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Why Grades Don't Mean Nearly As Much As These 5 Things When It Comes To Getting Into College

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Girl studying

I always find it surprising when I hear parents bragging about their high school-aged son or daughter who's working so hard to increase their chances of getting into college by earning outstanding grades that there is no time left for anything else.

Their next statement is usually something about their child having straight A’s or some off-the-charts GPA, as testimony to the adage that “hard work pays off.”

Unfortunately, that is simply not the case when it comes to college admissions!

What do colleges look for and which classes, character traits, and qualities are most impressive when it comes to building a stellar high school resume?

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Colleges admissions departments are full of savvy professionals looking for far more than gold-medal GPAs and SAT scores. And good, even great grades won't cut it on their own if those metrics are all you and your child have done in preparation for the application process.

If you want to help your child improve the chances of getting into college, make sure these 5 things are included on their high school resume.

1. A wide variety of intellectual classes

A curriculum in which the student has stretched his or her intellectual capabilities by taking the most rigorous courses offered and earning solid grades (A and B) is good. It makes no sense to take every AP or IB course offered and get C’s in them. The course weighting is no substitute for accomplishment.

If a student tries a class at that level and does not do well, move on and drop back to the kind of coursework in which he can be successful.

I once had a student who had a 4.0 GPA and aspired to the most competitive colleges in the country. Unfortunately, the student had taken none of the honors or AP classes offered at her highly-ranked high school. The family believed that having straight A’s was better than showing intellectual curiosity or attempting to stretch within her options. They were wrong.

2. Involvement in extracurricular activities

Extracurricular involvement shows the student has interests in both the school community and beyond.

Whether the student is active in a religious organization, scouting, or student council does not matter. What matters is that she shows that she can function as part of a larger community, and that she cares about others.

The activities in which a student participates are also one of the two places in a college application in which the student can be seen as a person (the essay is the other).

Students should participate in what is interesting to them rather than trying to find things they think will “look good on their college application.”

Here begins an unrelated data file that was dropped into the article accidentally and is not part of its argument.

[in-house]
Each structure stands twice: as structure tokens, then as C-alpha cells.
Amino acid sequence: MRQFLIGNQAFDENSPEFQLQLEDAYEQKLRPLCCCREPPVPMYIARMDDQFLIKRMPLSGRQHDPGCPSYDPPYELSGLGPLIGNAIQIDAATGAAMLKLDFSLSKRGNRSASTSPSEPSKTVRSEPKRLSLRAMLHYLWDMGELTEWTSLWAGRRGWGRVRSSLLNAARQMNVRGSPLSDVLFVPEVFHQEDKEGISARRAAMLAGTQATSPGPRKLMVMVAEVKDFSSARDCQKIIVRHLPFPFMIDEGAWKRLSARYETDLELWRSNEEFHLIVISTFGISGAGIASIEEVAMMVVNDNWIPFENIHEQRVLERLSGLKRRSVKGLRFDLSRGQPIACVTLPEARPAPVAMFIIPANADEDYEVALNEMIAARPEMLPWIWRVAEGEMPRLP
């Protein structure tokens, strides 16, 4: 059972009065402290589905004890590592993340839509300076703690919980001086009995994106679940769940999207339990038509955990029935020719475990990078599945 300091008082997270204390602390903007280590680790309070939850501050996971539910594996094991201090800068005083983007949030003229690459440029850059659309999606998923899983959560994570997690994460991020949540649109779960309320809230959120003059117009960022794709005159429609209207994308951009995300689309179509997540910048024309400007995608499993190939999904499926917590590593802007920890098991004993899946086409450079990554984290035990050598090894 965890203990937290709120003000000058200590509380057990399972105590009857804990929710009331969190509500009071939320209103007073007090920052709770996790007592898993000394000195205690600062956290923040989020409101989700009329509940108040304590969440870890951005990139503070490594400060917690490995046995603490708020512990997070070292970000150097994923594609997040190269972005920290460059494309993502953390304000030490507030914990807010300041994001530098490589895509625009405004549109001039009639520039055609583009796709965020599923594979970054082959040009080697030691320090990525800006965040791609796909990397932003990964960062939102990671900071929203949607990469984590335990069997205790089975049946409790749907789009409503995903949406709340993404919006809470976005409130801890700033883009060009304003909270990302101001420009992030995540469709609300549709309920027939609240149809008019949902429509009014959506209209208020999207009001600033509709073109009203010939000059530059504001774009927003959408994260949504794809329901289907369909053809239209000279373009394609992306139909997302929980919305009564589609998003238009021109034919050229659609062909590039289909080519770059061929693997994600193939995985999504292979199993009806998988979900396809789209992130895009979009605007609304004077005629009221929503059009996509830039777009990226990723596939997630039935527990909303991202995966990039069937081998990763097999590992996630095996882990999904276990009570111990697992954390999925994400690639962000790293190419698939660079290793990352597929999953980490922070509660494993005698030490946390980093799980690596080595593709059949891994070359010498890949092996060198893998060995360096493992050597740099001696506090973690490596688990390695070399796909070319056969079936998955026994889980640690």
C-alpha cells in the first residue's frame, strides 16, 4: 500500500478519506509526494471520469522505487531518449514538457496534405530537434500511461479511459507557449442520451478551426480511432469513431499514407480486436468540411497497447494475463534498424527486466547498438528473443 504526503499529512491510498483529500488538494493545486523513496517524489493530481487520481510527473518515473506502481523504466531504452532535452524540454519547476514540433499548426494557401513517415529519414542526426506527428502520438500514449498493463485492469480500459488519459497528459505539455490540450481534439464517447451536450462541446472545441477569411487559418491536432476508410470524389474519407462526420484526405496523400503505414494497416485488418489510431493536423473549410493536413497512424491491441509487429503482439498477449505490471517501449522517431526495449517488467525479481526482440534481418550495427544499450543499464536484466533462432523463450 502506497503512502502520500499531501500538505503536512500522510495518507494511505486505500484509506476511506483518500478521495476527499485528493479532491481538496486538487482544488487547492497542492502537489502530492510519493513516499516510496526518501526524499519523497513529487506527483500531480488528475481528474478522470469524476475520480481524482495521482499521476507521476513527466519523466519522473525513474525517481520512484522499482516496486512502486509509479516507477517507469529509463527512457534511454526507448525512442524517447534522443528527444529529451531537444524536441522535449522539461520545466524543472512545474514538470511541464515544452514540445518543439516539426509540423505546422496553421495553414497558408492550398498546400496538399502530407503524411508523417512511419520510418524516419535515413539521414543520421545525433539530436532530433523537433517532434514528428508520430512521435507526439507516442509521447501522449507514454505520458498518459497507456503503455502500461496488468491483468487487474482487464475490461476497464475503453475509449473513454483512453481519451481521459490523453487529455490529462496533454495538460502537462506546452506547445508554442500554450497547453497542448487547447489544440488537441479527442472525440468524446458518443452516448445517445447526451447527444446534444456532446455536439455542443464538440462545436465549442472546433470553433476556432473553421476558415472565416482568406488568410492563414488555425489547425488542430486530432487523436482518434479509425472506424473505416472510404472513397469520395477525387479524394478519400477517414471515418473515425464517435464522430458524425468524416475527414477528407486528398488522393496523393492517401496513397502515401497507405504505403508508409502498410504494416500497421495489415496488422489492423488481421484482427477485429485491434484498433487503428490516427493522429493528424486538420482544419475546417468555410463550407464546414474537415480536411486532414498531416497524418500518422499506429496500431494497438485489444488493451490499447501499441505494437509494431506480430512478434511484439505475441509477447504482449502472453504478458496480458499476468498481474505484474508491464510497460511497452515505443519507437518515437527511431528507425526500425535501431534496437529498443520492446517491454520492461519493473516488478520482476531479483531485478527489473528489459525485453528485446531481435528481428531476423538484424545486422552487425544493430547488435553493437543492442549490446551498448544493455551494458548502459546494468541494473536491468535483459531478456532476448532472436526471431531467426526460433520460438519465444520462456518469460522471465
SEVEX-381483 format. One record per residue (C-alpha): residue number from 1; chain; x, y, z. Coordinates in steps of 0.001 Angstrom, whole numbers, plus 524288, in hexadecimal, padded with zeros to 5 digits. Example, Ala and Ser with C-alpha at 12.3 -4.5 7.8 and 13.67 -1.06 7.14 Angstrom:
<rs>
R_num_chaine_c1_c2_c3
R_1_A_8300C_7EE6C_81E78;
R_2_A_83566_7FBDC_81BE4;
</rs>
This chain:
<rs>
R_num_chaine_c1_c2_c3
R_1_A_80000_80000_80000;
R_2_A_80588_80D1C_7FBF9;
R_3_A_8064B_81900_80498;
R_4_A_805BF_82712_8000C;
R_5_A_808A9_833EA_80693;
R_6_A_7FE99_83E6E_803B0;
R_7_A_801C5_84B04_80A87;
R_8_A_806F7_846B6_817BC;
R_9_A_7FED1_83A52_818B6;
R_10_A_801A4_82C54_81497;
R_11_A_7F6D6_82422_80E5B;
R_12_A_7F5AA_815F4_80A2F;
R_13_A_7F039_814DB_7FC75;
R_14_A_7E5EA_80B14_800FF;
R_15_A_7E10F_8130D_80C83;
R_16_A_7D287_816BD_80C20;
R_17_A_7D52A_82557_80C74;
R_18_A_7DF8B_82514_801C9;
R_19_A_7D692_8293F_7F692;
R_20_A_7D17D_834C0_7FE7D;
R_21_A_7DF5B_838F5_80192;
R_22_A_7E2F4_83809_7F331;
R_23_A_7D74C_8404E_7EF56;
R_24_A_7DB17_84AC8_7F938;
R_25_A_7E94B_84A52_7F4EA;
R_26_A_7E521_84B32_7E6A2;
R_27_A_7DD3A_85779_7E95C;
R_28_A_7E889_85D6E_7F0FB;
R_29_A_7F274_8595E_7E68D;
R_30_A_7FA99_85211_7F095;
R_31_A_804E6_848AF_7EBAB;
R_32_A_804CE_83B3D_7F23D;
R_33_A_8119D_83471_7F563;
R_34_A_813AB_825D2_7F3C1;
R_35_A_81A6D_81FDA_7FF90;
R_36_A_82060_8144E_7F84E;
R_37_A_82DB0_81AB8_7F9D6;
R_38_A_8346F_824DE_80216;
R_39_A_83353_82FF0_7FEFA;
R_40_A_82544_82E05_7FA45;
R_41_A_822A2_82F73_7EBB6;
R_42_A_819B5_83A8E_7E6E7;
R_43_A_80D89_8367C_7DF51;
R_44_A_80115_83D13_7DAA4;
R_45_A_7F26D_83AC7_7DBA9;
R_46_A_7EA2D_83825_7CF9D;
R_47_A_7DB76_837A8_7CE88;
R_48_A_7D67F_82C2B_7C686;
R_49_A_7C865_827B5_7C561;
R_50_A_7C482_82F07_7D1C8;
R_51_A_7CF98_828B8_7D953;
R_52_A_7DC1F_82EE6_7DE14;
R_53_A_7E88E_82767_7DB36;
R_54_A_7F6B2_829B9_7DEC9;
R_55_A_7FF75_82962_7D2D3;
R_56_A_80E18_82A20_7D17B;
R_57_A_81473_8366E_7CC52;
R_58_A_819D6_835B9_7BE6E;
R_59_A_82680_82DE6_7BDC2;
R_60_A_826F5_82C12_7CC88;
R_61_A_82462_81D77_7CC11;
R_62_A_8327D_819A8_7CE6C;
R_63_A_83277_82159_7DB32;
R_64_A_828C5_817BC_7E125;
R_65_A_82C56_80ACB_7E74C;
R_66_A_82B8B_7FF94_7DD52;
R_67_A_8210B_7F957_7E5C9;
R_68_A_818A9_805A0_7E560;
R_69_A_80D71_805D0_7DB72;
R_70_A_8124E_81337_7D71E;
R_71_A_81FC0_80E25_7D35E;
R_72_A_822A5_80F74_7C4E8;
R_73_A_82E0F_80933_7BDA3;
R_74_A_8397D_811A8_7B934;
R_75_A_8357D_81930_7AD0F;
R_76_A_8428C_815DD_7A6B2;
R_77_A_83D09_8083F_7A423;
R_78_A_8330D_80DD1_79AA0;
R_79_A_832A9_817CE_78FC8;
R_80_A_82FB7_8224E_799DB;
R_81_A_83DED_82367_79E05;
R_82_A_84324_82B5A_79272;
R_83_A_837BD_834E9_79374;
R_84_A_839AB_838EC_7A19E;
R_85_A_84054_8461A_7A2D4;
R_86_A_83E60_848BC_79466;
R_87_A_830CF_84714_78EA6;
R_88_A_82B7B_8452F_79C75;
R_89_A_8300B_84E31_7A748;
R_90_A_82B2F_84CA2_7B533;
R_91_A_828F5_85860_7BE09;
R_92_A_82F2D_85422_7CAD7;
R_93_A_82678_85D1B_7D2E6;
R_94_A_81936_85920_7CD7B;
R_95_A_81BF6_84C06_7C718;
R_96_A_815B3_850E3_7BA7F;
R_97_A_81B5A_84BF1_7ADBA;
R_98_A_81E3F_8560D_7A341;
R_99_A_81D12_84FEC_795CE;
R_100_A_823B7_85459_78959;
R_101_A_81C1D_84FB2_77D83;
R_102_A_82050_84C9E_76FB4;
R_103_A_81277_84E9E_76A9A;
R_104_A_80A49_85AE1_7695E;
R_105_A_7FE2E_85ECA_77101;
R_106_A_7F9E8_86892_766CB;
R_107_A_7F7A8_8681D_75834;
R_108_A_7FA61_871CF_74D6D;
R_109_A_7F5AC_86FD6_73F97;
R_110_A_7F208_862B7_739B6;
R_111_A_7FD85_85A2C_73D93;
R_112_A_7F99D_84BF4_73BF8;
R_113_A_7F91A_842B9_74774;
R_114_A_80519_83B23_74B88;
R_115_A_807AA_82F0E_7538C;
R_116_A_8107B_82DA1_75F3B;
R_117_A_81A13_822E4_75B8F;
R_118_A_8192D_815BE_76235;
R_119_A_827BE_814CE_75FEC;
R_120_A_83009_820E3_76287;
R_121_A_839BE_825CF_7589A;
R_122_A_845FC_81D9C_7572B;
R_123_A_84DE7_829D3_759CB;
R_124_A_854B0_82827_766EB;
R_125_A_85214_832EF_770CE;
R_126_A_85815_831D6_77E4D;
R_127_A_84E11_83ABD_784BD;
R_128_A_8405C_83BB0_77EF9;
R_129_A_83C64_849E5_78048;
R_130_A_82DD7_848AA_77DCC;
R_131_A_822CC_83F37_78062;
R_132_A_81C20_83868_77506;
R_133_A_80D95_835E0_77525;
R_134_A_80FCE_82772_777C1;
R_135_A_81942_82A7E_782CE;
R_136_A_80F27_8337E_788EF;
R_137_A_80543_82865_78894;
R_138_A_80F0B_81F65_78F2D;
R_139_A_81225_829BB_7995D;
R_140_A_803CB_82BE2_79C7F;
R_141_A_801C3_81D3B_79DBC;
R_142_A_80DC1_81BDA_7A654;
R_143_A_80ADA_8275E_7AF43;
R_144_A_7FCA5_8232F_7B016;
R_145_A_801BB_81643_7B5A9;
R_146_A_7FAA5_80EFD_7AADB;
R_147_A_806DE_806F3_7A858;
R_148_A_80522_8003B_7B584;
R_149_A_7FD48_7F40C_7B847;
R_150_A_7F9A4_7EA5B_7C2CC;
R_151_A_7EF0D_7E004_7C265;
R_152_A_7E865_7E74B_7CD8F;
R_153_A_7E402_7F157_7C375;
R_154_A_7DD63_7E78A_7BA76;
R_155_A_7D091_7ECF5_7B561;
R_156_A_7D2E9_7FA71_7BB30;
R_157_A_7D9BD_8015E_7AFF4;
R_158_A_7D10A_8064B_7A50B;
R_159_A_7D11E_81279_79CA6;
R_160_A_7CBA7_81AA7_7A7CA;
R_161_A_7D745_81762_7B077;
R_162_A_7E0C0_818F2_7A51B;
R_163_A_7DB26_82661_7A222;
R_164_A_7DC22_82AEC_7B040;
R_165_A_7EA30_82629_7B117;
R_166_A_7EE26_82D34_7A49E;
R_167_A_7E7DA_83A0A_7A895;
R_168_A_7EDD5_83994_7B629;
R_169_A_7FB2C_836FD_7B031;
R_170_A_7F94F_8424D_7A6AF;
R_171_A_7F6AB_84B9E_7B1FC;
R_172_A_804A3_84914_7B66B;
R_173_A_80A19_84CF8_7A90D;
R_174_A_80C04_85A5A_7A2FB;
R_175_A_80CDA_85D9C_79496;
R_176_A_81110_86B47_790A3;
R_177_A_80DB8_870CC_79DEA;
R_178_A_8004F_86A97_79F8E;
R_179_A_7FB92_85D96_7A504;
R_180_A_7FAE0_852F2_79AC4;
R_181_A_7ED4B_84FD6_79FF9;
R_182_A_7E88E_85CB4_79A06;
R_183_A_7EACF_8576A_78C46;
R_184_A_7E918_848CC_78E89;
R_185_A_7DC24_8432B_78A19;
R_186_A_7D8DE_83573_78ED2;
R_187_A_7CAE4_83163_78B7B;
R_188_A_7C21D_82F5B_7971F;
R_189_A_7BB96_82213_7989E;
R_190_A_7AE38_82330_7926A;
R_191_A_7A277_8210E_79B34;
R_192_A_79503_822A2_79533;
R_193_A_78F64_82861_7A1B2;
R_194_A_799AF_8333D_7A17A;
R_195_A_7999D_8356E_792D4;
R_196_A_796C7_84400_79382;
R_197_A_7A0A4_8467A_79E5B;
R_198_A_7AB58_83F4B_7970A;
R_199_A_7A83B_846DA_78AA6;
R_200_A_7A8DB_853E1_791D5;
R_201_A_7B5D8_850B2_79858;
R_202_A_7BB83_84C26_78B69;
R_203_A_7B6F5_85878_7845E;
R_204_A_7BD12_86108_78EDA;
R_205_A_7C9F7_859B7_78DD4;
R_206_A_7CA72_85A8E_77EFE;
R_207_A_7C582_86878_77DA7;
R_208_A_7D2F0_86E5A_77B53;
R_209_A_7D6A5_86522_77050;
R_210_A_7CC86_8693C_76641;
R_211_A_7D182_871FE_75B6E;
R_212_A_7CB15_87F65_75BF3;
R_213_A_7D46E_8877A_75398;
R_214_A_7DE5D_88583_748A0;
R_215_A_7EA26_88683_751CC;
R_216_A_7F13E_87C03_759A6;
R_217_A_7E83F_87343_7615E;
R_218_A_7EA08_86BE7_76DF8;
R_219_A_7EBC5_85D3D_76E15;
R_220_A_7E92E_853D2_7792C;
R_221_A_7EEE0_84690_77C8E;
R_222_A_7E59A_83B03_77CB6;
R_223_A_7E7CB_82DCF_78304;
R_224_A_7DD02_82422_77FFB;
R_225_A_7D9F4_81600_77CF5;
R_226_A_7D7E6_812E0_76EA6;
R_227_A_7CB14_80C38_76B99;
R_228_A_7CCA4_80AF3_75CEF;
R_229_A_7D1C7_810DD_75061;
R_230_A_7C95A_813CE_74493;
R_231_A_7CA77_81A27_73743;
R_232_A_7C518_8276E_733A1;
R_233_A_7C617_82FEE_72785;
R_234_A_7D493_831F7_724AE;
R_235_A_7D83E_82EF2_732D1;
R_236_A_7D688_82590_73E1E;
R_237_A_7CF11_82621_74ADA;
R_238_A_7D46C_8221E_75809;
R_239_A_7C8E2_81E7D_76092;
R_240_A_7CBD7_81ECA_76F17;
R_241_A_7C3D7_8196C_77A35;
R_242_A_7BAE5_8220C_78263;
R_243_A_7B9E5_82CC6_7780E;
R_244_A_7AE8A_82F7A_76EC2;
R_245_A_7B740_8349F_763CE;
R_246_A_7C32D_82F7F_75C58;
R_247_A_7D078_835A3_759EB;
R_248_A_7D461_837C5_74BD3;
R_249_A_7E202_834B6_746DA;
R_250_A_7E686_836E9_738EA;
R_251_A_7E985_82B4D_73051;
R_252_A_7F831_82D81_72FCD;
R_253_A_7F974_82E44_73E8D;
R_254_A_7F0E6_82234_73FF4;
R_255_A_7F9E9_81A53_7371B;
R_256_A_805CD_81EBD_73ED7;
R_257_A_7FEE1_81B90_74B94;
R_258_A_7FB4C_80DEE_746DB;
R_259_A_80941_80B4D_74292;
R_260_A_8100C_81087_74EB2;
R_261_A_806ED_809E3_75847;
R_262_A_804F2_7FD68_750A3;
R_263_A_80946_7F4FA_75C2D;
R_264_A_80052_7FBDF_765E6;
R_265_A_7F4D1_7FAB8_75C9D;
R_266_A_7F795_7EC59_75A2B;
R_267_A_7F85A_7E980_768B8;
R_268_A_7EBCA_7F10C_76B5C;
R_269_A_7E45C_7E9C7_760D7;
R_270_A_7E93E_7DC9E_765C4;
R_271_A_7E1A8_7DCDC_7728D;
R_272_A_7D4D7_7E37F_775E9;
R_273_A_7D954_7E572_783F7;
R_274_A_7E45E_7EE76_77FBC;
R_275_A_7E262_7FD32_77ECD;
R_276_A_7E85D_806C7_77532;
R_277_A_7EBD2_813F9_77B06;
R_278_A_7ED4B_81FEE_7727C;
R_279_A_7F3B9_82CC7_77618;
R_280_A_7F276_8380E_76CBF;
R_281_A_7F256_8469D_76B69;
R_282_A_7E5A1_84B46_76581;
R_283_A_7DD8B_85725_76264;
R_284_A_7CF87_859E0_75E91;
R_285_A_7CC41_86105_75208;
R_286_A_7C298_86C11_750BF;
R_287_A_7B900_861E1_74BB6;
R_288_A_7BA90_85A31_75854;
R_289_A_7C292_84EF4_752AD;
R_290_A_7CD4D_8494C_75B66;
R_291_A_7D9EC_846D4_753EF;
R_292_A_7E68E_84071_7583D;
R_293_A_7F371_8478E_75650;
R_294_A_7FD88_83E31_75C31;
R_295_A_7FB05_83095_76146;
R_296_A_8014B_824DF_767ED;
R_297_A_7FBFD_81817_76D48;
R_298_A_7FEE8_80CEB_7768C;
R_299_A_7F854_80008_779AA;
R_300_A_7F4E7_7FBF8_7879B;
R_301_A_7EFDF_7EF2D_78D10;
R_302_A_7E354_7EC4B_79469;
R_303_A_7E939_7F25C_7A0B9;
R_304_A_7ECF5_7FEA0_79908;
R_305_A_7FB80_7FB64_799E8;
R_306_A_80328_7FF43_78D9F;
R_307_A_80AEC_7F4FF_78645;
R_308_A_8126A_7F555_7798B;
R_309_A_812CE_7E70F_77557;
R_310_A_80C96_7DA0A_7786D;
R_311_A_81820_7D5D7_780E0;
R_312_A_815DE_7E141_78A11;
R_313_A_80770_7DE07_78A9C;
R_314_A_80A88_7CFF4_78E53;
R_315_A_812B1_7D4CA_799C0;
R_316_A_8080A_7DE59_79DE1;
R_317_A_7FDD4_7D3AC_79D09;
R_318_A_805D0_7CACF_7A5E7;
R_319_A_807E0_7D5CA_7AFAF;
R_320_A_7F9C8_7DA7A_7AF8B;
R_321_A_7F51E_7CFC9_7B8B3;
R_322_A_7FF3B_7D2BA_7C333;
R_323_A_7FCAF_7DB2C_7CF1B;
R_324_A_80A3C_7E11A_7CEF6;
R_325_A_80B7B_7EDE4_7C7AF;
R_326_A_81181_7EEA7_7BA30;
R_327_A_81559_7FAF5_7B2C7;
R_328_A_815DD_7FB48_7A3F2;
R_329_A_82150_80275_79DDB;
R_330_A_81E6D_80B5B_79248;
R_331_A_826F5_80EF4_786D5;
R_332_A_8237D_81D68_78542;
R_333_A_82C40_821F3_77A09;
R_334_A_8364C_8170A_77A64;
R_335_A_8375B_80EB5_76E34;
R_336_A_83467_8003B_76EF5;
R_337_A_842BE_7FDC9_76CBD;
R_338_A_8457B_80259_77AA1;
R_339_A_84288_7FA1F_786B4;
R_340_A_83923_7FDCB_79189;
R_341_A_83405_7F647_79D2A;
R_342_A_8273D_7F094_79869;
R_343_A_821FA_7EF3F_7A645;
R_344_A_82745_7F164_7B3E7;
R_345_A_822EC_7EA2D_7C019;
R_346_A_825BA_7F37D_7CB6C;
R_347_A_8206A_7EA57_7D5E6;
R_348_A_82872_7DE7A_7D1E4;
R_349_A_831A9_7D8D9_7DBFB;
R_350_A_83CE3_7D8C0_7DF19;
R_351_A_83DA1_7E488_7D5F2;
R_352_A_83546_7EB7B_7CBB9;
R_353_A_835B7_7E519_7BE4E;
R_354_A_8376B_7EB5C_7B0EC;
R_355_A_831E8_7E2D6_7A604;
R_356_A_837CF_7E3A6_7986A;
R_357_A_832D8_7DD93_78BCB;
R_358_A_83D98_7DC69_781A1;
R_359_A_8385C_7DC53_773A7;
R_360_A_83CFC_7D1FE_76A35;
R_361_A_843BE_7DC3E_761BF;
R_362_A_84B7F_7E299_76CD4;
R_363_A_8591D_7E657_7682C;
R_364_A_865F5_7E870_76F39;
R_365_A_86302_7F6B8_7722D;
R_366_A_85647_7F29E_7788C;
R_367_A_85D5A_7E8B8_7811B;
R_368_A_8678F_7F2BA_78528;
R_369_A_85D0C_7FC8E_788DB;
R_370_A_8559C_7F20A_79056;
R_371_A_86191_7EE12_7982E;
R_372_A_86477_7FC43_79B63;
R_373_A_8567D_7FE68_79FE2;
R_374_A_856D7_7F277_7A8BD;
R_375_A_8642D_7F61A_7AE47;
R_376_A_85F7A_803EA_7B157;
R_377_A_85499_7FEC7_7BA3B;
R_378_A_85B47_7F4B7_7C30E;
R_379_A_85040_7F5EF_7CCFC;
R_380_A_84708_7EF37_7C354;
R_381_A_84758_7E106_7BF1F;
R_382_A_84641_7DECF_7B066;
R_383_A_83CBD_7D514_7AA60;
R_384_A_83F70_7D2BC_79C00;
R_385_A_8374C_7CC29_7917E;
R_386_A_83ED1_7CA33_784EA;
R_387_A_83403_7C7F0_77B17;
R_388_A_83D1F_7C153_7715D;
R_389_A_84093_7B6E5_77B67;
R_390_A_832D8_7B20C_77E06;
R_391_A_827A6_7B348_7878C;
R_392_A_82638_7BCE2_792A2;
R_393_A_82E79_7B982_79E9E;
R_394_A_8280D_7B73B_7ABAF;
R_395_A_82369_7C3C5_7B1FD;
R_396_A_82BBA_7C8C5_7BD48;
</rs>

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3. Demonstrated work ethics

Work experiences indicate that a student is responsible, able, disciplined. and dependable. That job could be babysitting, bagging groceries, lawn care, or working on his own business detailing cars.

All of these examples show that the student is able to be responsible to someone other than himself, and that he has the time management skills necessary to get to work and develop a professional record that lasts more than a few weeks.

4. Group or community participation

Participation in some form of group, team or community-wide activity indicates that a student has awareness of the world outside of herself. That activity can be band, chorus, theater, or athletics — all of which show the ability to work harmoniously with others.

5. Perspective

It breaks my heart when I hear these high-powered-high-stressed kids tell me about their dark thoughts and the way they question whether anyone loves them for the person they are rather than for the glory they can bring to the family.

These are solid students with marvelous minds who have no time to socialize because their parents tell them that perfection is attainable if enough time and effort is given. Eventually, such children fall apart emotionally.

While good grades are important for acceptance to college, there are many other things that are more important.

Be sure to nurture and encourage intellectual curiosity, a strong work ethic, dependability, and an authentic personality.

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Charlotte M. Klaar, Ph.D., is an independent educational consultant with 23 years of experience successfully working with students in the college process. For more information about her and her services, visit her website.